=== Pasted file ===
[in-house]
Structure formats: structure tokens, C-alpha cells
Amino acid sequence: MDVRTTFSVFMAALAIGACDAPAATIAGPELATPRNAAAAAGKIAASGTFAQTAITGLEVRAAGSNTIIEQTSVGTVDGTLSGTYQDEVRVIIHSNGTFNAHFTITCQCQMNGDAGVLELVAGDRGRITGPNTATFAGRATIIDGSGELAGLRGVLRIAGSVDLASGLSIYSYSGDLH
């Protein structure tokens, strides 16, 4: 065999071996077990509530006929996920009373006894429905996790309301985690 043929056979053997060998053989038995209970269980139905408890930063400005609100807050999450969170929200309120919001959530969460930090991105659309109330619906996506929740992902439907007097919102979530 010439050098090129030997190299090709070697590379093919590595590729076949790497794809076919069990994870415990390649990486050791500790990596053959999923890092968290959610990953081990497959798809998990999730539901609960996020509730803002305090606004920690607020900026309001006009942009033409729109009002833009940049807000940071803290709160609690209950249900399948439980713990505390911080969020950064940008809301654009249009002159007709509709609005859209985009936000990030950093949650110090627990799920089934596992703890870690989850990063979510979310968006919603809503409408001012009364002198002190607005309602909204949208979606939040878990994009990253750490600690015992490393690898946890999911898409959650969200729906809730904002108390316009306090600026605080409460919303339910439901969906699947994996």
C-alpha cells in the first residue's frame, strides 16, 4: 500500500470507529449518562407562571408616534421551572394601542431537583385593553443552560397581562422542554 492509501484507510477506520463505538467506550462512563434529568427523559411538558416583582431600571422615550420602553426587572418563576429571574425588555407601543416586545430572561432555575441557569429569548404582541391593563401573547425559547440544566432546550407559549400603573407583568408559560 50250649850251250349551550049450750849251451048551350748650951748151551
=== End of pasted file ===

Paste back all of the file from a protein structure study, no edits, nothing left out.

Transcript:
[in-house]
Structure formats: structure tokens, C-alpha cells
Amino acid sequence: MDVRTTFSVFMAALAIGACDAPAATIAGPELATPRNAAAAAGKIAASGTFAQTAITGLEVRAAGSNTIIEQTSVGTVDGTLSGTYQDEVRVIIHSNGTFNAHFTITCQCQMNGDAGVLELVAGDRGRITGPNTATFAGRATIIDGSGELAGLRGVLRIAGSVDLASGLSIYSYSGDLH
């Protein structure tokens, strides 16, 4: 065999071996077990509530006929996920009373006894429905996790309301985690 043929056979053997060998053989038995209970269980139905408890930063400005609100807050999450969170929200309120919001959530969460930090991105659309109330619906996506929740992902439907007097919102979530 010439050098090129030997190299090709070697590379093919590595590729076949790497794809076919069990994870415990390649990486050791500790990596053959999923890092968290959610990953081990497959798809998990999730539901609960996020509730803002305090606004920690607020900026309001006009942009033409729109009002833009940049807000940071803290709160609690209950249900399948439980713990505390911080969020950064940008809301654009249009002159007709509709609005859209985009936000990030950093949650110090627990799920089934596992703890870690989850990063979510979310968006919603809503409408001012009364002198002190607005309602909204949208979606939040878990994009990253750490600690015992490393690898946890999911898409959650969200729906809730904002108390316009306090600026605080409460919303339910439901969906699947994996």
C-alpha cells in the first residue's frame, strides 16, 4: 500500500470507529449518562407562571408616534421551572394601542431537583385593553443552560397581562422542554 492509501484507510477506520463505538467506550462512563434529568427523559411538558416583582431600571422615550420602553426587572418563576429571574425588555407601543416586545430572561432555575441557569429569548404582541391593563401573547425559547440544566432546550407559549400603573407583568408559560 50250649850251250349551550049450750849251451048551350748650951748151551